BE WARNED: THERE BE SPOILERS IN THESE HERE WATERS!
Before watching a film one begins speculating on the films possibilities. It may have a lot of action, or possibly some laughs thrown in. These possibilities grow into expectations and we measure our expectations up with the final product and see how the film measures up.
When the opening credits began for The Day the Earth Stood Still I began speculating and generating my own ideas of what I was going to witness over the next 90 minutes. I found myself feeling like this was going to be a cheesy, yet classic, 1950s Sci-Fi film. I figured there would be a lot of action filled with silly special effects but what I found was much deeper than that.
The Day the Earth Stood Still is about an alien named Klaatu landing on earth with his giant robot Gort to tell the world they must live peacefully or earth will be destroyed so as not to be a threat to other planets. After being shot at and taken to the hospital he tries to get the worlds leaders together so he can warn them, but he is informed that the leaders will not come together due to their differences. The film progresses with his trying to find a way to let earth know of the impending doom it is about to place upon itself.
I was highly intrigued with Klaatu while watching the film. He is so persistent on saving the world and has so much compassion for the world that it’s unbelievable that anyone could see him as a threat.
I related to this film in a different way than I think many others would. While Klaatu obviously speaks of the world and its petty arguing being juvenile and stupid I felt it on a more personal level. This film isn’t just a critique on war and international relations, but a story of love and compassion for our neighbor. Not only are fear tactics used by our president and the government in general, but they are used in everyday life. “I am fearful when I see people substituting fear for reason” Klaatu says about the world. This is the case with our nation, but it’s also the case with a wife who has an abusive husband. The wife is substituting fear for reason in the situation if she doesn’t leave him. This can also be said for the homosexual who holds in their true selves out of fear of what others will think, or to be more general, anyone who will not stand up for something they believe in!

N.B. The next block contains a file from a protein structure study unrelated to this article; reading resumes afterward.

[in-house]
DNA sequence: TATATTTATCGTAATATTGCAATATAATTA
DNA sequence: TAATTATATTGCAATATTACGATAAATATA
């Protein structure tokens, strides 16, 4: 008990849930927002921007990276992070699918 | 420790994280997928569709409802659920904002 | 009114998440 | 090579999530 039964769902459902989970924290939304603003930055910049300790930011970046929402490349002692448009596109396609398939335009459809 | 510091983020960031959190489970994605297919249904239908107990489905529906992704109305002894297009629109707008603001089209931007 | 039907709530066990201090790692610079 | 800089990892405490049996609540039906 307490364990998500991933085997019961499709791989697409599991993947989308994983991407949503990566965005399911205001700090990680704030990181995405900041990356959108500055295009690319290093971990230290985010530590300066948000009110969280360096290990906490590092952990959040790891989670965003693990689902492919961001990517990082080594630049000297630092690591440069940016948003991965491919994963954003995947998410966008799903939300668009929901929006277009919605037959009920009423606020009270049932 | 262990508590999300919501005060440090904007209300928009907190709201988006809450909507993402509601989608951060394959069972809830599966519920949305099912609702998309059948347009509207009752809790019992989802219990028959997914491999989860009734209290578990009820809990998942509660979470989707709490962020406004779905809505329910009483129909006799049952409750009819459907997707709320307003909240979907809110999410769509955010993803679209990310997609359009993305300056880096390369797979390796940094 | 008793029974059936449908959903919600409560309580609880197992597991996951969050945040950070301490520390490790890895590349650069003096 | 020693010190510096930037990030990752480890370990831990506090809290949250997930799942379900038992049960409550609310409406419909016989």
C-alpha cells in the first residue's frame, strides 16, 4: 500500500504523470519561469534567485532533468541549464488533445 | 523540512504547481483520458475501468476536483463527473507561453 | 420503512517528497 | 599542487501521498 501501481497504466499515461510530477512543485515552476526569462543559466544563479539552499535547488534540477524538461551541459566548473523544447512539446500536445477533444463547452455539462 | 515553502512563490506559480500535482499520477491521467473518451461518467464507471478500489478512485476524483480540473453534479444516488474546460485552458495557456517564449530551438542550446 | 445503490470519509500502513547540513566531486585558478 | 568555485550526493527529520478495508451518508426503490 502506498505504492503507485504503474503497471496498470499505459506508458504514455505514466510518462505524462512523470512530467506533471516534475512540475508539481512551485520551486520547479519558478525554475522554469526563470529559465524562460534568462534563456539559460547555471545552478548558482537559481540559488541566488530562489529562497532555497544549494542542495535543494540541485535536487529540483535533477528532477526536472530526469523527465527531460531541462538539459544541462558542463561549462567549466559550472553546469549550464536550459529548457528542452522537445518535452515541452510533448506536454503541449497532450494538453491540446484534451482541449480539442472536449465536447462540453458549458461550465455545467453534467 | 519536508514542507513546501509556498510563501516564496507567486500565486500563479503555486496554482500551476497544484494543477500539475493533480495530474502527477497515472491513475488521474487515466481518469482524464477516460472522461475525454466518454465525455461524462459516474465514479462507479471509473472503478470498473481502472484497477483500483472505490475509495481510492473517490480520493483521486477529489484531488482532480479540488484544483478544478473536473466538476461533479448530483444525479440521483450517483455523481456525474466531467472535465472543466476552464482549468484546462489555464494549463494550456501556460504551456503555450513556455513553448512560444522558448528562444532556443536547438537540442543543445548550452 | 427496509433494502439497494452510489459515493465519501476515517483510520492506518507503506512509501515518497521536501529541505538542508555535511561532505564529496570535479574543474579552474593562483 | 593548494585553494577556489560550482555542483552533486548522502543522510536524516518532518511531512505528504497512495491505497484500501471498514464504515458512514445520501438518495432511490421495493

In the article Alien Encounters: Science Fiction and The Mysterium in 2001, Solaris and Contact Karl Wessel writes; “At the level of personal psychology the alien can serve as an icon for the experience of loneliness and isolation experienced by many people living in modern or postmodern societies.” With this we see that Klaatu isn’t just here to rid the nations of their bickering, but the people in these nations from their loneliness. If we weren’t so incessantly worried about the affairs of others we may all just be able to be ourselves and love each other for who we are. Christians and gays can run through fields holding hands while bloods and krips have tea parties. Through this we find loneliness and isolation has ended because our belittling of each other will have ended.
With saying that I don’t believe Klaatu’s goal was for us to never argue or have a conflict of any sort. It seems in Klaatu’s final speech he takes a very Libertarian approach. “Now, this does not mean giving up any freedom, except the freedom to act irresponsibly”, it seems he realizes that we all will not agree and have the freedom to believe whatever we will to believe, just do not infringe it upon others. “The result is, we live in peace, without arms or armies, secure in the knowledge that we are free from aggression and war. Free to pursue more... profitable enterprises”, He realizes that freedom is what we should have as a world, but it is impossible to do so with such aggression, not conflict, but when conflict leads to aggression. “It is no concern of ours how you run your own planet, but if you threaten to extend your violence, this Earth of yours will be reduced to a burned-out cinder”, it is here that we find a puzzling statement. Klaatu just spent the entire film talking about no violence we must live in peace, yet he is threatening to reduce the earth to “a burned-out cinder”. This is where the Libertarian politics fully come into play. We are all to live in peace unless one is protecting ones self. In this we find the root of Klaatu’s reasoning for coming to earth. Until we can realize that when someone is not effecting us their actions should not be a problem we will not have peace. This is the basis of Klaatu’s argument and the conclusion of mine.
“I'm impatient with stupidity. My people have learned to live without it.” Says Klaatu. Mr. Harley responds; “I'm afraid my people haven't. I'm very sorry... I wish it were otherwise.”